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Law And Social Theory

Author: Reza Banakar
Publisher: A&C Black
ISBN: 1782252045
Size: 48.61 MB
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There is a growing interest within law schools in the intersections between law and different areas of social theory. The second edition of this popular text introduces a wide range of traditions in sociology and the humanities that offer provocative, contextual views on law and legal institutions. The book is organised into six sections, each with an introduction by the editors, on classical sociology of law, systems theory, critical approaches, law in action, postmodernism, and law in global society. Each chapter is written by a specialist who reviews the literature, and discusses how the approach can be used in researching different topics. New chapters include authoritative reviews of actor network theory, new legal realism, critical race theory, post-colonial theories of law, and the sociology of the legal profession. Over half the chapters are new, and the rest are revised in order to include discussion of recent literature.

Gender Justice And Legal Pluralities

Author: Rachel Sieder
Publisher: Routledge
ISBN: 1136191569
Size: 35.49 MB
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Gender Justice and Legal Pluralities: Latin American and African Perspectives examines the relationship between legal pluralities and the prospects for greater gender justice in developing countries. Rather than asking whether legal pluralities are ‘good’ or ‘bad’ for women, the starting point of this volume is that legal pluralities are a social fact. Adopting a more anthropological approach to the issues of gender justice and women’s rights, it analyzes how gendered rights claims are made and responded to within a range of different cultural, social, economic and political contexts. By examining the different ways in which legal norms, instruments and discourses are being used to challenge or reinforce gendered forms of exclusion, contributing authors generate new knowledge about the dynamics at play between the contemporary contexts of legal pluralities and the struggles for gender justice. Any consideration of this relationship must, it is concluded, be located within a broader, historically informed analysis of regimes of governance.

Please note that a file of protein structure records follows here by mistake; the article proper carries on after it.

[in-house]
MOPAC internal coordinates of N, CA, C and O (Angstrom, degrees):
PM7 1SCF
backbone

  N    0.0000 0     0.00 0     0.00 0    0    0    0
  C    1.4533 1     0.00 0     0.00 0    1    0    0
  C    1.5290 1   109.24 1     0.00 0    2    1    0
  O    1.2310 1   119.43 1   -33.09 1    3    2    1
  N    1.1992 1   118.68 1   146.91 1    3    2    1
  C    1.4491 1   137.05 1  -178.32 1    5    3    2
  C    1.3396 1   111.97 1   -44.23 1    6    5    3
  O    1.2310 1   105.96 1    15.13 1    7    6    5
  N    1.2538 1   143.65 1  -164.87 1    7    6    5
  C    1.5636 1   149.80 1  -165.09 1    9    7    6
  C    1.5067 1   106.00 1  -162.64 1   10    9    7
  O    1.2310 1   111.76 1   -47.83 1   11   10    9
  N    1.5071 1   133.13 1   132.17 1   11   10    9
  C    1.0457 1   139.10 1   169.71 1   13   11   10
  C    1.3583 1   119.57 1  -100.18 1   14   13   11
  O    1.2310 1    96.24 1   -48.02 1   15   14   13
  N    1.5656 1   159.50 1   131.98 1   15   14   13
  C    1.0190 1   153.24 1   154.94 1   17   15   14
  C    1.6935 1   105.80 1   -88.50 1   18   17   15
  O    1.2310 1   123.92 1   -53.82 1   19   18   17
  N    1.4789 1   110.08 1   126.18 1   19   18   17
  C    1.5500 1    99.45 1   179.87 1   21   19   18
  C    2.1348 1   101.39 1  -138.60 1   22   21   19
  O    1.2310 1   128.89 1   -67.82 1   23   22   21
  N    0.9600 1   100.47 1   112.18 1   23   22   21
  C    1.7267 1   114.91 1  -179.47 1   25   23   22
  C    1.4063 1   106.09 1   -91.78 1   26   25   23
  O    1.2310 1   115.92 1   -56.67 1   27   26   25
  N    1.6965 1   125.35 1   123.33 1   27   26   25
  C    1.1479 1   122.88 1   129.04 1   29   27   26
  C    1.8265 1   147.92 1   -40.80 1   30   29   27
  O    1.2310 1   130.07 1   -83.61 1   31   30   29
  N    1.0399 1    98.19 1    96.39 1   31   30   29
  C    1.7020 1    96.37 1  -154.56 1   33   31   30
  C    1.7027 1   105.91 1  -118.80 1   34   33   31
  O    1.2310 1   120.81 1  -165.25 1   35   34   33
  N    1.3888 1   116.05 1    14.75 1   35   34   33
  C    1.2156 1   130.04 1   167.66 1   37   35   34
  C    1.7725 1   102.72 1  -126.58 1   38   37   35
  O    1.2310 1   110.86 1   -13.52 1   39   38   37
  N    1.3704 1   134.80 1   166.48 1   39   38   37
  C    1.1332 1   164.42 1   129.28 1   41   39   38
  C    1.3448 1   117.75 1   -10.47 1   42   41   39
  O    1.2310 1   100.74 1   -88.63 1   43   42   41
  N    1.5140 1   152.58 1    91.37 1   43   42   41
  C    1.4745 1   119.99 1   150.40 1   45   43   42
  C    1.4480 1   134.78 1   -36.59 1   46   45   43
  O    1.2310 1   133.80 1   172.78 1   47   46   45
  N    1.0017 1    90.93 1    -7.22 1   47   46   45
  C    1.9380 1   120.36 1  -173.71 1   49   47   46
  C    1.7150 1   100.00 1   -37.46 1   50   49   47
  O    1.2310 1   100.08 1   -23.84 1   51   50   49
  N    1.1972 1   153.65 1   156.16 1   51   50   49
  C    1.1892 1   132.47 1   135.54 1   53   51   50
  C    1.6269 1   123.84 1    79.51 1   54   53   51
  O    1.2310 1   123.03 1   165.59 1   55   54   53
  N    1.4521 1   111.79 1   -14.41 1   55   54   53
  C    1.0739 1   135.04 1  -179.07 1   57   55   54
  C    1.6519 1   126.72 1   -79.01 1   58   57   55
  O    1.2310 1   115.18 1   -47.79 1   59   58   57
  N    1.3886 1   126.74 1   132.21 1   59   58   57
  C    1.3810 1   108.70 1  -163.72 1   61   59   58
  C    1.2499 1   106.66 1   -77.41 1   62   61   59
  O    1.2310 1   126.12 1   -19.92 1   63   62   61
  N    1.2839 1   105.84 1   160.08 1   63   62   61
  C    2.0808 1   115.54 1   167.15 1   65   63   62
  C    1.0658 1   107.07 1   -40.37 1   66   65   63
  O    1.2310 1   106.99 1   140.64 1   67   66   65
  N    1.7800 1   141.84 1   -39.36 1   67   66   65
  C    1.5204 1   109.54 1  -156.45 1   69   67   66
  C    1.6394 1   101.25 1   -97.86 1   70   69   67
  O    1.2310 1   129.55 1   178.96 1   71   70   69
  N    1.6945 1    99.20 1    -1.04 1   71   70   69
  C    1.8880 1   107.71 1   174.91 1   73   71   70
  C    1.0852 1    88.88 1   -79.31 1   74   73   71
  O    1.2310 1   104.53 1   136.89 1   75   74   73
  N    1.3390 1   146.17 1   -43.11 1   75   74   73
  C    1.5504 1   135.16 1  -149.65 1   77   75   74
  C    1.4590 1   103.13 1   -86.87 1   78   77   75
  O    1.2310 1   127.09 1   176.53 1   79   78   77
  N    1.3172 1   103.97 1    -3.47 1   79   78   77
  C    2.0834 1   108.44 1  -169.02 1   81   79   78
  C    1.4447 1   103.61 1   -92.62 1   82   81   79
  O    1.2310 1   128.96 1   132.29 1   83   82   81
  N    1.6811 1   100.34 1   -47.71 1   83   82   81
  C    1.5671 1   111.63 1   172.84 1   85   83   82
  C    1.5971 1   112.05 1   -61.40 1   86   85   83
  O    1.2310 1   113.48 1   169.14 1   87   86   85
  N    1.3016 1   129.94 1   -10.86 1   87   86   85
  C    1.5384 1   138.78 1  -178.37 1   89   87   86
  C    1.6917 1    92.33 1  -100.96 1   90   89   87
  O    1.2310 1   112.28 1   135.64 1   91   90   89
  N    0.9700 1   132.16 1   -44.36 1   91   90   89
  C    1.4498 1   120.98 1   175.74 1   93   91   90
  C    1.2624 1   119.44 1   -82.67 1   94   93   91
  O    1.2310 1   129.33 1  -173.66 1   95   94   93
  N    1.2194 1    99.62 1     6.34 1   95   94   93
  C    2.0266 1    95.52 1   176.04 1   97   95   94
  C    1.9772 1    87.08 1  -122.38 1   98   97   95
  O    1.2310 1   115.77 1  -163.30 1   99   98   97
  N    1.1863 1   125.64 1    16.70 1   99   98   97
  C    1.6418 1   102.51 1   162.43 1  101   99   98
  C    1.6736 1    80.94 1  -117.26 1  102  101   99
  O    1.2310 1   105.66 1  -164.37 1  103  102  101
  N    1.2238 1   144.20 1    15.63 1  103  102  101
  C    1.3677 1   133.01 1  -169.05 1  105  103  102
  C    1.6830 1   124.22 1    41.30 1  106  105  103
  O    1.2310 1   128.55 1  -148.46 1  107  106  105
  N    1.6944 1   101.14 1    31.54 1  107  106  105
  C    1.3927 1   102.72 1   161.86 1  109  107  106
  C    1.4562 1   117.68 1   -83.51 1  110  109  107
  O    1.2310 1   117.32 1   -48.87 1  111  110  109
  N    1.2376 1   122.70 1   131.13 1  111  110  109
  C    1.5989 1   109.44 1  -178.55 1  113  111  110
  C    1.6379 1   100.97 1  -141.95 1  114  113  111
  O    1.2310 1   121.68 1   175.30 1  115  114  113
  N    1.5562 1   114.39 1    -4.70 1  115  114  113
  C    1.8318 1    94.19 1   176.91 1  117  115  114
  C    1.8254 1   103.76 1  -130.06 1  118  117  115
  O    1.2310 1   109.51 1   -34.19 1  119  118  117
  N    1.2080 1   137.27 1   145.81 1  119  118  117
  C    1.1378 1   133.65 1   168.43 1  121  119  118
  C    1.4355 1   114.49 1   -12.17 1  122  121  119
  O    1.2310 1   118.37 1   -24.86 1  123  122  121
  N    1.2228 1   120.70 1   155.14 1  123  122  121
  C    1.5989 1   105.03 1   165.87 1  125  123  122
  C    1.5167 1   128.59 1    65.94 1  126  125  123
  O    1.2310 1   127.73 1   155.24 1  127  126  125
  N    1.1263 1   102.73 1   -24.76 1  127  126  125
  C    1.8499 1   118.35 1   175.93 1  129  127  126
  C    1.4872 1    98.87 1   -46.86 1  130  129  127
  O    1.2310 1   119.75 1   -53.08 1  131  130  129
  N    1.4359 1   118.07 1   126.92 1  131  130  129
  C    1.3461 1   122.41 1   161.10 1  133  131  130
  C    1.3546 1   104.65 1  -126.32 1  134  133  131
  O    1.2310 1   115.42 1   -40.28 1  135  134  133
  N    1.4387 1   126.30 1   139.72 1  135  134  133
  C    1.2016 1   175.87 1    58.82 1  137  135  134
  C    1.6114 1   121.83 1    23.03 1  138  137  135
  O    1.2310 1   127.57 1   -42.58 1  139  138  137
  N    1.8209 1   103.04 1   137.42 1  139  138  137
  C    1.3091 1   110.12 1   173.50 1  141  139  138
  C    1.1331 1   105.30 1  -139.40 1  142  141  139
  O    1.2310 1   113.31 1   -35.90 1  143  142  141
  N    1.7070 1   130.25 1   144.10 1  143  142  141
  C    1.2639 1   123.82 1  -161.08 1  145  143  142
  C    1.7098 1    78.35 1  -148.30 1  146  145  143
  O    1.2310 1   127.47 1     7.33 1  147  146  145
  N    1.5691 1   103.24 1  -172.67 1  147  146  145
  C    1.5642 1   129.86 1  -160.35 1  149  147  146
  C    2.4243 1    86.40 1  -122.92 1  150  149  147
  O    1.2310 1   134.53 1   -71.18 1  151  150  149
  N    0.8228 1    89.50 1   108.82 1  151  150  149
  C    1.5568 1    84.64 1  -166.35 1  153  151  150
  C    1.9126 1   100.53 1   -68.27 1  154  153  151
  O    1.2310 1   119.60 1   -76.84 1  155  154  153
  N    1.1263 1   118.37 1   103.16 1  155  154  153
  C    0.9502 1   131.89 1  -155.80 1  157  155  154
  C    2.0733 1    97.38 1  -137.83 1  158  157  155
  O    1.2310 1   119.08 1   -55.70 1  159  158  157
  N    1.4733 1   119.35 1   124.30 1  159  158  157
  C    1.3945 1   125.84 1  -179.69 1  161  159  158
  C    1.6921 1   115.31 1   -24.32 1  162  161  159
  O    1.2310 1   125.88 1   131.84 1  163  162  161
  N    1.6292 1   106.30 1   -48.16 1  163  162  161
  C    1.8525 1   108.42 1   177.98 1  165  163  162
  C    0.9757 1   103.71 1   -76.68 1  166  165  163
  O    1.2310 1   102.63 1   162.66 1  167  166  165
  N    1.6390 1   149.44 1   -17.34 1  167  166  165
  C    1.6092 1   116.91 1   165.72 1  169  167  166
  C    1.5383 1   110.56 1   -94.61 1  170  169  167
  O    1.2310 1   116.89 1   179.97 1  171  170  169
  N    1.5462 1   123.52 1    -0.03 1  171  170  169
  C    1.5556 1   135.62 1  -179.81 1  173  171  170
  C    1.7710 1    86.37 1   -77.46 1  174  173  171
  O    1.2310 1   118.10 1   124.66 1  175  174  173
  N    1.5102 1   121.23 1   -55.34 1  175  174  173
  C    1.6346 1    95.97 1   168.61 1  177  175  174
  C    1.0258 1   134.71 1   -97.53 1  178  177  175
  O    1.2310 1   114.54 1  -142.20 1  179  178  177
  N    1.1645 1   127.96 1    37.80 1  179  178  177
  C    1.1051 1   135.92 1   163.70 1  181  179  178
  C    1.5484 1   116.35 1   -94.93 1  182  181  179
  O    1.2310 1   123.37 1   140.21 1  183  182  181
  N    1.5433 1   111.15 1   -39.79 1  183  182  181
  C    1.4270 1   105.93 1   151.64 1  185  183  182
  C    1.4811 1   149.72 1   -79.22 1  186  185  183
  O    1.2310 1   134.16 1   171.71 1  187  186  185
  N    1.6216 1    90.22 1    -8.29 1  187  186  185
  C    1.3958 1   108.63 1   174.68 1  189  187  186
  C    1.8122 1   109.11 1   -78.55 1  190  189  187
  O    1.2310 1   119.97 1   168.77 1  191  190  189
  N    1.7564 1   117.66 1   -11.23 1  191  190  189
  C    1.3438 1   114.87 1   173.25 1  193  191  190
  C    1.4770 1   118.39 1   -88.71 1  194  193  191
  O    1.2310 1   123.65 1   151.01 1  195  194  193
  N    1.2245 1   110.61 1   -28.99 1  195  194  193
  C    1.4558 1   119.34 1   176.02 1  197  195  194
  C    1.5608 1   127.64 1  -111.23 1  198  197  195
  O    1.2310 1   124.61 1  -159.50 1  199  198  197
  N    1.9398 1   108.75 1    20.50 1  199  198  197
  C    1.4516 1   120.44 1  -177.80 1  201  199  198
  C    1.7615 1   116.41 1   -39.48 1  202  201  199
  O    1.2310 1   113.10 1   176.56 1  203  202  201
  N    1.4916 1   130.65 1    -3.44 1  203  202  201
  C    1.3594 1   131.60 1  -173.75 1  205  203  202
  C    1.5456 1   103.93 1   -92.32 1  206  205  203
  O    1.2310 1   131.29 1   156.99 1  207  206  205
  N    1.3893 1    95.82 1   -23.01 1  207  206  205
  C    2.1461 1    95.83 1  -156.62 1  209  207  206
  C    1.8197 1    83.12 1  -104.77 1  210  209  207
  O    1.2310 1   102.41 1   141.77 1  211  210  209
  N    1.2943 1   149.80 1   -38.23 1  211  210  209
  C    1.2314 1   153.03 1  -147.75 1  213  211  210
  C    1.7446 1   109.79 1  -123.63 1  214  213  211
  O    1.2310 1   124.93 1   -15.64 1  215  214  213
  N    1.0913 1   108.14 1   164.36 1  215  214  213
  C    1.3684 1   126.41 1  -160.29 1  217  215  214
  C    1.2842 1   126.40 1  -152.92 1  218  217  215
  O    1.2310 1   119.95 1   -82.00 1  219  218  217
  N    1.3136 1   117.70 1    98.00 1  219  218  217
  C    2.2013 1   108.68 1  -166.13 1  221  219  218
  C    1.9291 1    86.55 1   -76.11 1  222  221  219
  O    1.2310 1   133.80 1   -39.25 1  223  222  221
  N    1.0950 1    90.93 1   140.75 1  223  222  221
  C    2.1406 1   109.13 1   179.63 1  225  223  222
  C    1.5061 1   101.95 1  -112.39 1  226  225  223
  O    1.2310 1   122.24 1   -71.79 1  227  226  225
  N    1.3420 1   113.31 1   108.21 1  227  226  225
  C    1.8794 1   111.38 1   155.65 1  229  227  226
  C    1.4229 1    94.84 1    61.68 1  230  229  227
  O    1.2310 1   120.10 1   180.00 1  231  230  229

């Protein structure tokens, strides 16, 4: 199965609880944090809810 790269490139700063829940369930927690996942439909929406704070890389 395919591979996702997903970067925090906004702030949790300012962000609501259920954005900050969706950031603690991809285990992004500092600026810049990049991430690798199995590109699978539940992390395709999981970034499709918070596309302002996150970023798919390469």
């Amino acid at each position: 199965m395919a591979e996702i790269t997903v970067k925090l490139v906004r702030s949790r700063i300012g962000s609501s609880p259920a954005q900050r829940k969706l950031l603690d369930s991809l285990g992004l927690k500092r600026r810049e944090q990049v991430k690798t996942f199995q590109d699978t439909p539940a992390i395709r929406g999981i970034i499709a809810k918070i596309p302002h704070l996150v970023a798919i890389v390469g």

Intimations Of Global Law

Author: Neil Walker
Publisher: Cambridge University Press
ISBN: 1316195708
Size: 74.60 MB
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A strain of law reaching beyond any bounded international or transnational remit to assert a global jurisdiction has recently acquired a new prominence. Intimations of Global Law detects this strain in structures of international law claiming a planetary scope independent of state consent, in new threads of global constitutional law, administrative law and human rights, and in revived notions of ius gentium and the global rule of law. It is also visible in the legal pursuit of functionally differentiated global public goods, general conflict rules, norms of 'legal pluralism' and new legal hybrids such as the global law of peace and humanity law. The coming of global law affects how law manifests itself in a global age and alters the shape of our legal-ethical horizons. Global law presents a diverse, unsettled and sometimes conflicted legal category, and one which challenges our very understanding of the rudiments of legal authority.